Metropolitan College eyes Rector Street spot
School seeking $68M in tax-free bonds to help fund purchase of 110,000-square-foot space
The Metropolitan College of New York, on the search to relocate its Hudson Square campus, is eyeing a 110,000-plus-square-foot office condo at 40 Rector Street. Such a deal would mark the largest buy at the building since owner Phillips International began converting the property three years ago.
MCNY, the professional education school founded by social entrepreneur Audrey Cohen 50 years ago, is considering purchasing the sixth, seventh and eighth floors of the 19-story FiDi building, as well as a ground-floor condo with a private entrance facing West Street.
The college is seeking $68 million in tax-free bond financing from the Build NYC Resource Corporation, which will consider the matter at a public hearing early next month.
A small portion of the bond’s proceeds would go to pay back the outstanding balance on a 2005 bond MCNY used to renovate a space it previously occupied at 75 Varick Street. The remainder, if approved, would be combined with MCNY’s funds to buy the Rector Street properties.
The college declined to comment specifically on Rector Street, but it did announce earlier this year it was launching a search to relocate its current Manhattan campus at 431 Canal Street. The school offers programs in the Mott Haven section of the Bronx and is building a full campus nearby.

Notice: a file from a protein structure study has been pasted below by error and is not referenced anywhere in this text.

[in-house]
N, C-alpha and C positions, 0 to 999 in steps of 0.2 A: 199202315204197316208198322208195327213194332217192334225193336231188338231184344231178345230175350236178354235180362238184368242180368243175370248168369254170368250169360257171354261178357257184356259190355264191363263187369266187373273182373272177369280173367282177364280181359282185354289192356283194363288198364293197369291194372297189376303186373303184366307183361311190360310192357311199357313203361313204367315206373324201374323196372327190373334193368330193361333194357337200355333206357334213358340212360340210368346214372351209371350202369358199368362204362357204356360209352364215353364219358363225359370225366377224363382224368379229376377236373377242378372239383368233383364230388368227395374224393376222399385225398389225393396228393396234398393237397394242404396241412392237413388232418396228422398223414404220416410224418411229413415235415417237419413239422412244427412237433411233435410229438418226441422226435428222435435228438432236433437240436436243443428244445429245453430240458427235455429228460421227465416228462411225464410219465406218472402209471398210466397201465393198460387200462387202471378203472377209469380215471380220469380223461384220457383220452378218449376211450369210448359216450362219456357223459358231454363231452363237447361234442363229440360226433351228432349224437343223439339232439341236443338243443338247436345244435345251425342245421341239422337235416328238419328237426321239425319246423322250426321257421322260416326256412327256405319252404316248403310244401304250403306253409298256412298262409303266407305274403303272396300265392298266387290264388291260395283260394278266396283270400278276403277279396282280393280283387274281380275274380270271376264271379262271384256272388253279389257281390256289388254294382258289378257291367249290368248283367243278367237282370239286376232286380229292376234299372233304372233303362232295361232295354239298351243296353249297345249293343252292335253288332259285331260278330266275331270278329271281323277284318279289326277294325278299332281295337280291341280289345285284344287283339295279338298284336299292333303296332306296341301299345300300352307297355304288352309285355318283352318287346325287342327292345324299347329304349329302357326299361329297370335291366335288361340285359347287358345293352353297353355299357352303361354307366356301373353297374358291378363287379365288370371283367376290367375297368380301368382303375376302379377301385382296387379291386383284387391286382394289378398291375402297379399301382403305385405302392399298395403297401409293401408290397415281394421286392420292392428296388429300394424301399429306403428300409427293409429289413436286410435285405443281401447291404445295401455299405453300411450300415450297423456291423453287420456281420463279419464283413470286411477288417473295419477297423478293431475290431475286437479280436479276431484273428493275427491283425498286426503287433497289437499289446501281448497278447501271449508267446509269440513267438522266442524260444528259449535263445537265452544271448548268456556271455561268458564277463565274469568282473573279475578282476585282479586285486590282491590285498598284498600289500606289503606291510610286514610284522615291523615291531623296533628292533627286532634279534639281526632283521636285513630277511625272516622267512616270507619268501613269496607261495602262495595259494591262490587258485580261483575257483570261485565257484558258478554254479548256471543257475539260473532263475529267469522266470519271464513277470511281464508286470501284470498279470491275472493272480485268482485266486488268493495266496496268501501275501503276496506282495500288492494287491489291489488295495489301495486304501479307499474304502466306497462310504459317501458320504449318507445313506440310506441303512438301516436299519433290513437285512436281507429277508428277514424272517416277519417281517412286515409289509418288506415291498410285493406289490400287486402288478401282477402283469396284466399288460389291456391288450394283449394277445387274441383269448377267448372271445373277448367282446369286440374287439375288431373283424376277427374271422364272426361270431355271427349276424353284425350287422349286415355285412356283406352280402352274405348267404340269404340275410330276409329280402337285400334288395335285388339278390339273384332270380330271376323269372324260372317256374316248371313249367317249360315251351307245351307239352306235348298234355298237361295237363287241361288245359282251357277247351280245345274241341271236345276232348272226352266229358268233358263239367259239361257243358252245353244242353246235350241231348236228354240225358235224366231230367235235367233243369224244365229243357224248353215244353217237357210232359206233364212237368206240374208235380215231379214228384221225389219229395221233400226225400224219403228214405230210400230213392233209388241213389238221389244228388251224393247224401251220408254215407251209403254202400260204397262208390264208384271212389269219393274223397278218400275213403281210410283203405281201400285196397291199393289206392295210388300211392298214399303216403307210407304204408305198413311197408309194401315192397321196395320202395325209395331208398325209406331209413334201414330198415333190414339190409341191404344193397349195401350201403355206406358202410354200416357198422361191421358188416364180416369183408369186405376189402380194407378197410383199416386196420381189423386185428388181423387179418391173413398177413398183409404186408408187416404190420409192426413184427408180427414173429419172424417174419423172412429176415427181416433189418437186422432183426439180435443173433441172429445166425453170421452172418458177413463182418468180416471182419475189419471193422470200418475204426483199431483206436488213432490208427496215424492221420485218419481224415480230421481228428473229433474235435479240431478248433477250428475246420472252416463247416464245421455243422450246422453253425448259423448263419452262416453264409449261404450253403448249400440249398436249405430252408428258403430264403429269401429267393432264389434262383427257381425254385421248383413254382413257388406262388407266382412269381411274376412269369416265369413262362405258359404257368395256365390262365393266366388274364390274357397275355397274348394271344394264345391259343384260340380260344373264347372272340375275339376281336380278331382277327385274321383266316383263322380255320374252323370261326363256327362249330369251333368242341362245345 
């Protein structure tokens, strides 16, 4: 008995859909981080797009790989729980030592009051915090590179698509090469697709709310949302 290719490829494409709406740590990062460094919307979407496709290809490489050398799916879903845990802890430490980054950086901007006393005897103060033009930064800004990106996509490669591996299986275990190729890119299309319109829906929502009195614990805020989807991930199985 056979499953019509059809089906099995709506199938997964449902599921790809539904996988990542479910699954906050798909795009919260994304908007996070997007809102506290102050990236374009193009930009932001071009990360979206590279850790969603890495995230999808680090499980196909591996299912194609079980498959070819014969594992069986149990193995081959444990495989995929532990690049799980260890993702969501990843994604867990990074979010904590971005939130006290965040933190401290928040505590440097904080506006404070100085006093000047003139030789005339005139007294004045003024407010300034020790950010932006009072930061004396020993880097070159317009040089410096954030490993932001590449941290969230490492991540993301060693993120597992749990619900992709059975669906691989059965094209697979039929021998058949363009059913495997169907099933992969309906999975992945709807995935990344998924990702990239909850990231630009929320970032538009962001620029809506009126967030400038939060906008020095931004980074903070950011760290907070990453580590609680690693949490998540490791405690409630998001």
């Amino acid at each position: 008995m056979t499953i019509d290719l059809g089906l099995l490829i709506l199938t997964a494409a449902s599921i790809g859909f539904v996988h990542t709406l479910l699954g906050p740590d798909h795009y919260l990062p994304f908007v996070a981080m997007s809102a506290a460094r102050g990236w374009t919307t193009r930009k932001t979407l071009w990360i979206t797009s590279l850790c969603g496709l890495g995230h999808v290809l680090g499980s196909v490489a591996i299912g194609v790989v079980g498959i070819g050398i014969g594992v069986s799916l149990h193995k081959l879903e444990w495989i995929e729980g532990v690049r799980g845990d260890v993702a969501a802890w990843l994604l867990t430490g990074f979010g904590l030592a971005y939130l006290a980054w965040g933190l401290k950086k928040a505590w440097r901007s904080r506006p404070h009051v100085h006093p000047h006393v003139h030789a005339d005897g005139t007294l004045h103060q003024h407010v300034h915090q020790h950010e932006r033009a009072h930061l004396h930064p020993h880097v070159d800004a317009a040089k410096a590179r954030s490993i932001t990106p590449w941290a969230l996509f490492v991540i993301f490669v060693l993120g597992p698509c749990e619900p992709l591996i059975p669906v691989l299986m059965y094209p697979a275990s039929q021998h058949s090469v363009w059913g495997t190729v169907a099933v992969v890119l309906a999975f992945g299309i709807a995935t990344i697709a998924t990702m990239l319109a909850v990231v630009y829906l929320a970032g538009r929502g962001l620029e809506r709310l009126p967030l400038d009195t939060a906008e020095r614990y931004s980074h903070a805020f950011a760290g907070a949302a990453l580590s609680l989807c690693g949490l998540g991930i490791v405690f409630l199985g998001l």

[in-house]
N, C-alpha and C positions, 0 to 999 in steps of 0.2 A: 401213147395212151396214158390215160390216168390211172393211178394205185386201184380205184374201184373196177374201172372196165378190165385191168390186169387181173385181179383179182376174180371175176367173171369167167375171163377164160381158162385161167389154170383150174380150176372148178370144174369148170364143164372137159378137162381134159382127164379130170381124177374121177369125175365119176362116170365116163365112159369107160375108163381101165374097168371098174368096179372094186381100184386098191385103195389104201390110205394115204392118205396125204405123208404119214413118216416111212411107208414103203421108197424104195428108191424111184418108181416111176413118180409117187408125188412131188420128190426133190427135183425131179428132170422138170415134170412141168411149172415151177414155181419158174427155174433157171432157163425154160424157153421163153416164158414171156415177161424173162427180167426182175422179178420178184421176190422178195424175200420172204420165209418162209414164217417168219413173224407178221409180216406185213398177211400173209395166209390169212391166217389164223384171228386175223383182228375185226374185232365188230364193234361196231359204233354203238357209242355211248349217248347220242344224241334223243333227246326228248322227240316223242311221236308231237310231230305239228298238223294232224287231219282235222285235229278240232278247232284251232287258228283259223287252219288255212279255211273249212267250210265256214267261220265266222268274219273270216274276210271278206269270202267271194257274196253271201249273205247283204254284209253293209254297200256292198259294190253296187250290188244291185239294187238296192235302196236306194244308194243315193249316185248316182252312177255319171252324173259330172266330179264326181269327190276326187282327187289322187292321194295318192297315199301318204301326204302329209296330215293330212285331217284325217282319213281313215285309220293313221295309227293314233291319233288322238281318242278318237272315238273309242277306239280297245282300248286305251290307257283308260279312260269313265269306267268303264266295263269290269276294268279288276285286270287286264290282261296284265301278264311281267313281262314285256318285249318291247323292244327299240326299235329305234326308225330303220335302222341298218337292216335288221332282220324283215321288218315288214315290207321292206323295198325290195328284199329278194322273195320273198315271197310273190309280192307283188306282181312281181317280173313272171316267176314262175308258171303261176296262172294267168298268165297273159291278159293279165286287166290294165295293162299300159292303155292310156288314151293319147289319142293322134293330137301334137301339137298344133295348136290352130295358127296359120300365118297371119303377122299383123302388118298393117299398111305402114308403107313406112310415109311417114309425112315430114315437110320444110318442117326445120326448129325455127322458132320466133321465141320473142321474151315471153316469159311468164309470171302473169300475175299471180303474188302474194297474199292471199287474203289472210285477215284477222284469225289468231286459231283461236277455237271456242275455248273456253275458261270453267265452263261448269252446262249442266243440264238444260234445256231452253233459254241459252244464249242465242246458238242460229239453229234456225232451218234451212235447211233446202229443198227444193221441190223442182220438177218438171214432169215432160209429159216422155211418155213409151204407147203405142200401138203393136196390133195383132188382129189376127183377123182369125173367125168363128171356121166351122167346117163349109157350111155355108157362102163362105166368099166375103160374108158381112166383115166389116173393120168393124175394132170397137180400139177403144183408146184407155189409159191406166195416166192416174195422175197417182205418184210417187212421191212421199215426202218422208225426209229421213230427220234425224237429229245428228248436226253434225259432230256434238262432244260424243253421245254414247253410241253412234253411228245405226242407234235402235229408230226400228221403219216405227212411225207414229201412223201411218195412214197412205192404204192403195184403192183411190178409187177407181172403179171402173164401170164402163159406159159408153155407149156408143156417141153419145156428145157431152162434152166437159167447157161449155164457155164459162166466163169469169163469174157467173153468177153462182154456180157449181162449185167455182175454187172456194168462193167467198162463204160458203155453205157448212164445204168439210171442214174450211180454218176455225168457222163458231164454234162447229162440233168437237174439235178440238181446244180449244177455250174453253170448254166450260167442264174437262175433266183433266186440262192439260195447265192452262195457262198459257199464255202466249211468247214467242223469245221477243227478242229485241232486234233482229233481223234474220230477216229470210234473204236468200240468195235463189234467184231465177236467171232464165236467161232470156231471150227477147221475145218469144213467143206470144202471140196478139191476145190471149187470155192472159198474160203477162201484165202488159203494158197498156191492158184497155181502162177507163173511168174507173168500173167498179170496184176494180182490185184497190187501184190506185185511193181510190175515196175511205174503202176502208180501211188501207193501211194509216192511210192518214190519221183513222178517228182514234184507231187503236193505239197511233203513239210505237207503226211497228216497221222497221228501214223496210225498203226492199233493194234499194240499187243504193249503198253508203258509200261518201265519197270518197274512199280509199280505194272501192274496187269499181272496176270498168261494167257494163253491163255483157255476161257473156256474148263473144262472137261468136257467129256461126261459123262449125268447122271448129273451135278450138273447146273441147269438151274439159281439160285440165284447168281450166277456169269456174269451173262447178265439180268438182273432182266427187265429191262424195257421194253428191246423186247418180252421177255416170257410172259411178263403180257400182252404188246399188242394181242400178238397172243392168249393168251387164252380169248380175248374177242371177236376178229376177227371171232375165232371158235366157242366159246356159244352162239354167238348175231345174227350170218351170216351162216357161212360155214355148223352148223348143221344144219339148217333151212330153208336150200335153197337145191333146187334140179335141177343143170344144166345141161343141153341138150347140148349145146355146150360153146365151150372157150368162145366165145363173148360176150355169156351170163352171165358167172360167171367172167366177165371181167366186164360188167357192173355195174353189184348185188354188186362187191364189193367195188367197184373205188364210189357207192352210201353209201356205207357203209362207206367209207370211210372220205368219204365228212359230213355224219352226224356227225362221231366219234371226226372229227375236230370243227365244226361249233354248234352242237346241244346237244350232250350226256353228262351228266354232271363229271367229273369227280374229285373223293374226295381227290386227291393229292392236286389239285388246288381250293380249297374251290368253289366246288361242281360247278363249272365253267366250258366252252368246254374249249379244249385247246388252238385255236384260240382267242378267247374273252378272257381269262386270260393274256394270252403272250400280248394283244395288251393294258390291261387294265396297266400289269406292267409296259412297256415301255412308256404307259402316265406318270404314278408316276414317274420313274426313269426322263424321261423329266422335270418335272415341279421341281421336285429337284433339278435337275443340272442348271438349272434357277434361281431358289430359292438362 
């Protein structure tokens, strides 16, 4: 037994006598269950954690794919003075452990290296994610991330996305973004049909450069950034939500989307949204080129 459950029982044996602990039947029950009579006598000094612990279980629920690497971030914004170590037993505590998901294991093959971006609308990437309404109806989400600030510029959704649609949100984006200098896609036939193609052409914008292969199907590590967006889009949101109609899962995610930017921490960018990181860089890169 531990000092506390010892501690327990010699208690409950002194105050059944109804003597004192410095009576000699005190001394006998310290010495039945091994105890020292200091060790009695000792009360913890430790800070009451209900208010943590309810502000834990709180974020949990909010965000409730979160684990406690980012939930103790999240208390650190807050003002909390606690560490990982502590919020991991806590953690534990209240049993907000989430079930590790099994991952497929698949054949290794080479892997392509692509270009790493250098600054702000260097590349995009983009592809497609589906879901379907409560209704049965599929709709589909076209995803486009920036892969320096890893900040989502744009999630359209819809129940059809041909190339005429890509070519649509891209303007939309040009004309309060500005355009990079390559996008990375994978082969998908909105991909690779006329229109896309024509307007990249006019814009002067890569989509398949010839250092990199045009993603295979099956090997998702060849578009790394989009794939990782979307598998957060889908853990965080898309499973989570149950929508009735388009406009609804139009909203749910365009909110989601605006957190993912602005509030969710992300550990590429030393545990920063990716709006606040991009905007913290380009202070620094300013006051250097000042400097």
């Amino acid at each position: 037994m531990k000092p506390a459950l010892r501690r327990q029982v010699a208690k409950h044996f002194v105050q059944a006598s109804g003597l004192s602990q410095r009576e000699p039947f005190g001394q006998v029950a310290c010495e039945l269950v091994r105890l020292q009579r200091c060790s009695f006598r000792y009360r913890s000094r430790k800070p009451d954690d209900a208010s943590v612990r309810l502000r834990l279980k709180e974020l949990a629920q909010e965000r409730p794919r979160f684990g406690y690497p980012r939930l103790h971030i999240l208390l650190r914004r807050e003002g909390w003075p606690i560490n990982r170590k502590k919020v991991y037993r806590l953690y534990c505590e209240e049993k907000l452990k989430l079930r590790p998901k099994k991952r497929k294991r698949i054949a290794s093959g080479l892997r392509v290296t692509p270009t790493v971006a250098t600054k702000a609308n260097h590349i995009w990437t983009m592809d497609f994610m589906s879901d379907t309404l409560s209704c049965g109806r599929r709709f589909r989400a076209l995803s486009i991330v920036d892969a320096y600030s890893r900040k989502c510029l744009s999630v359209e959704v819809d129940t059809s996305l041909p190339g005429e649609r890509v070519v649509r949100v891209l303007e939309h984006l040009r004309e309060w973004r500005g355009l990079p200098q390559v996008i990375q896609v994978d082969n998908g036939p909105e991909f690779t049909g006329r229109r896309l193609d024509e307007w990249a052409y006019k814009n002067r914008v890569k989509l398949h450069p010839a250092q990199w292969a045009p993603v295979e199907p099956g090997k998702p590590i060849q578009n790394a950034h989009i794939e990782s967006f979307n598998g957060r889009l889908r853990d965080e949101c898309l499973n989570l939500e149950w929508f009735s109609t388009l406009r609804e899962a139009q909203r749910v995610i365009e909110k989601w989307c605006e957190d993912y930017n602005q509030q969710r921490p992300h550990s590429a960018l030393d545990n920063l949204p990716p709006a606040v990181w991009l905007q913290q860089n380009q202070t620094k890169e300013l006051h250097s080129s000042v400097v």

Kenneth Siegel of JLL, who is leading the school’s search to relocate in Manhattan, could not be immediately reached for comment.
If the deal goes through, it would be the largest purchase at Philips’ 600,000 square-foot building, located south of the World Trade Center site. The company bought the building in 2001 and leased it to tenants such as Merrill Lynch and several government agencies until it decided to go condo in 2011.
The Council of School Supervisors and Administrators union was the first to buy at the building, picking up a 32,019-square-foot space in April 2012 for $8 million.
It was followed by, among others, the China Institute of America, the Urban Justice Center and the NAACP.
The Federation of Protestant Welfare Agencies, which went into contract earlier this month to Sell Its Park Avenue headquarters for $50 million, was reportedly eyeing space in the building.
There are 75 commercial condo buildings in Manhattan covering some 9 million square feet with an availability rate of 7.6 percent, according to a mid-year report by the specialty brokerage firm Rudder Property Group. Prices were lowest in the downtown submarket, averaging $511 per square foot during the first half of the year.
According to Rudder, average prices in Manhattan are up 11 percent over the past five years, driven by demand from non-profits that are taking advantage of a strong investment-sales market to sell off their properties and consolidate in more efficient spaces.